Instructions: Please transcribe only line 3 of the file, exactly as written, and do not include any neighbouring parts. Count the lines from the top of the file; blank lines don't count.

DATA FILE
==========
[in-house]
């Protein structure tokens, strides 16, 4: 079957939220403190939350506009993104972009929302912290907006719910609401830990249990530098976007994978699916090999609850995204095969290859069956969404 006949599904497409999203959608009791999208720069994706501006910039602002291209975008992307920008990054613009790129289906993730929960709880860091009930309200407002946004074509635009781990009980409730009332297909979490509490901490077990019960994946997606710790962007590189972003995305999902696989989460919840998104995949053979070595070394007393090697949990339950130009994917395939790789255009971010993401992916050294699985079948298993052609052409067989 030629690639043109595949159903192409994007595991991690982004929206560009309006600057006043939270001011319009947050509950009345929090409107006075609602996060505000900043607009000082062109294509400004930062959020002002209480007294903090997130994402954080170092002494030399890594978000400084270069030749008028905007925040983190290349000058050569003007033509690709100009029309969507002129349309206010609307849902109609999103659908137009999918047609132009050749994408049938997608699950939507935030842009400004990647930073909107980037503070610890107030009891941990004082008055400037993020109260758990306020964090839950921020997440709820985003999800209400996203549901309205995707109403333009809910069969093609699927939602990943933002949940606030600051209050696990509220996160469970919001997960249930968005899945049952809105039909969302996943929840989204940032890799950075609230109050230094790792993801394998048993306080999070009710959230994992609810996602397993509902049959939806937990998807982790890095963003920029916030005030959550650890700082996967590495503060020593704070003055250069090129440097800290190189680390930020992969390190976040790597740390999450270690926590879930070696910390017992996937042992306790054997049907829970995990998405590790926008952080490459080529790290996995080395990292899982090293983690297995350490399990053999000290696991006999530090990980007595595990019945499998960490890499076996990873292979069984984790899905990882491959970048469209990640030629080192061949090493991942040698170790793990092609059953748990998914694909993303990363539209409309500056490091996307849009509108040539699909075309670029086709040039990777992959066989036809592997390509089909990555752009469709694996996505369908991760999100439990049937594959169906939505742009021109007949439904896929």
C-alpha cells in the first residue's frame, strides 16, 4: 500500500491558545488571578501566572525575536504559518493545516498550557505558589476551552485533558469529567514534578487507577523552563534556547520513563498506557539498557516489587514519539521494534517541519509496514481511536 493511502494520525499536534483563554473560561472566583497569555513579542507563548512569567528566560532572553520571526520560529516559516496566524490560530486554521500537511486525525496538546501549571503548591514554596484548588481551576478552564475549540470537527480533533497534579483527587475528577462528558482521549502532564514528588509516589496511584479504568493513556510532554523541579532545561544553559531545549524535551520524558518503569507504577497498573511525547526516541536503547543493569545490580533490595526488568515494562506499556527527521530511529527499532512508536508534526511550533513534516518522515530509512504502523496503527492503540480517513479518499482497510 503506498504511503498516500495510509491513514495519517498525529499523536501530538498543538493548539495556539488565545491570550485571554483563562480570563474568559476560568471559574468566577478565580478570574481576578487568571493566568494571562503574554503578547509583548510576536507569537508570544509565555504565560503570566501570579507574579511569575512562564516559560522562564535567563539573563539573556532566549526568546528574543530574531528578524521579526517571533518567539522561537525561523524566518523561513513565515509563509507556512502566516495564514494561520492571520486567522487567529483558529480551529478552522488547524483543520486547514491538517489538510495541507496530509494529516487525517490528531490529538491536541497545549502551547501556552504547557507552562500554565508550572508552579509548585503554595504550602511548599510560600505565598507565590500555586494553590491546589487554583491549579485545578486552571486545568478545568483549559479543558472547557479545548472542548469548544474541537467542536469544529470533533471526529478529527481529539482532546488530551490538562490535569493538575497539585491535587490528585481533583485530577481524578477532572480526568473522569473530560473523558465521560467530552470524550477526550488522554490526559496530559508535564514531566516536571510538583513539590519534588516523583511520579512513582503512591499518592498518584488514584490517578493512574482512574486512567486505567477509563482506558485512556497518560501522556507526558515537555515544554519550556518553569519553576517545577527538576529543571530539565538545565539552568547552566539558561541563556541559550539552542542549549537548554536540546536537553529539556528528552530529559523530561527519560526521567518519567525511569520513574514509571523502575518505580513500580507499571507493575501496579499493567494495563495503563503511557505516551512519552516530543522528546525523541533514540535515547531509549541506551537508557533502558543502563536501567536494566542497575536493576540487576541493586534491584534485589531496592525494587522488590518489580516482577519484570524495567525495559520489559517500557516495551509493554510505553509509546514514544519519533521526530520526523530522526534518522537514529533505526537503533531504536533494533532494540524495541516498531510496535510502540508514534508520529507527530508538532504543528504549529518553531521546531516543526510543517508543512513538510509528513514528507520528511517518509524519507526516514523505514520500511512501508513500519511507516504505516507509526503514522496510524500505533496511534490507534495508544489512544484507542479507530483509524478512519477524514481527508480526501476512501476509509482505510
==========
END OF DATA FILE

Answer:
C-alpha cells in the first residue's frame, strides 16, 4: 500500500491558545488571578501566572525575536504559518493545516498550557505558589476551552485533558469529567514534578487507577523552563534556547520513563498506557539498557516489587514519539521494534517541519509496514481511536 493511502494520525499536534483563554473560561472566583497569555513579542507563548512569567528566560532572553520571526520560529516559516496566524490560530486554521500537511486525525496538546501549571503548591514554596484548588481551576478552564475549540470537527480533533497534579483527587475528577462528558482521549502532564514528588509516589496511584479504568493513556510532554523541579532545561544553559531545549524535551520524558518503569507504577497498573511525547526516541536503547543493569545490580533490595526488568515494562506499556527527521530511529527499532512508536508534526511550533513534516518522515530509512504502523496503527492503540480517513479518499482497510 503506498504511503498516500495510509491513514495519517498525529499523536501530538498543538493548539495556539488565545491570550485571554483563562480570563474568559476560568471559574468566577478565580478570574481576578487568571493566568494571562503574554503578547509583548510576536507569537508570544509565555504565560503570566501570579507574579511569575512562564516559560522562564535567563539573563539573556532566549526568546528574543530574531528578524521579526517571533518567539522561537525561523524566518523561513513565515509563509507556512502566516495564514494561520492571520486567522487567529483558529480551529478552522488547524483543520486547514491538517489538510495541507496530509494529516487525517490528531490529538491536541497545549502551547501556552504547557507552562500554565508550572508552579509548585503554595504550602511548599510560600505565598507565590500555586494553590491546589487554583491549579485545578486552571486545568478545568483549559479543558472547557479545548472542548469548544474541537467542536469544529470533533471526529478529527481529539482532546488530551490538562490535569493538575497539585491535587490528585481533583485530577481524578477532572480526568473522569473530560473523558465521560467530552470524550477526550488522554490526559496530559508535564514531566516536571510538583513539590519534588516523583511520579512513582503512591499518592498518584488514584490517578493512574482512574486512567486505567477509563482506558485512556497518560501522556507526558515537555515544554519550556518553569519553576517545577527538576529543571530539565538545565539552568547552566539558561541563556541559550539552542542549549537548554536540546536537553529539556528528552530529559523530561527519560526521567518519567525511569520513574514509571523502575518505580513500580507499571507493575501496579499493567494495563495503563503511557505516551512519552516530543522528546525523541533514540535515547531509549541506551537508557533502558543502563536501567536494566542497575536493576540487576541493586534491584534485589531496592525494587522488590518489580516482577519484570524495567525495559520489559517500557516495551509493554510505553509509546514514544519519533521526530520526523530522526534518522537514529533505526537503533531504536533494533532494540524495541516498531510496535510502540508514534508520529507527530508538532504543528504549529518553531521546531516543526510543517508543512513538510509528513514528507520528511517518509524519507526516514523505514520500511512501508513500519511507516504505516507509526503514522496510524500505533496511534490507534495508544489512544484507542479507530483509524478512519477524514481527508480526501476512501476509509482505510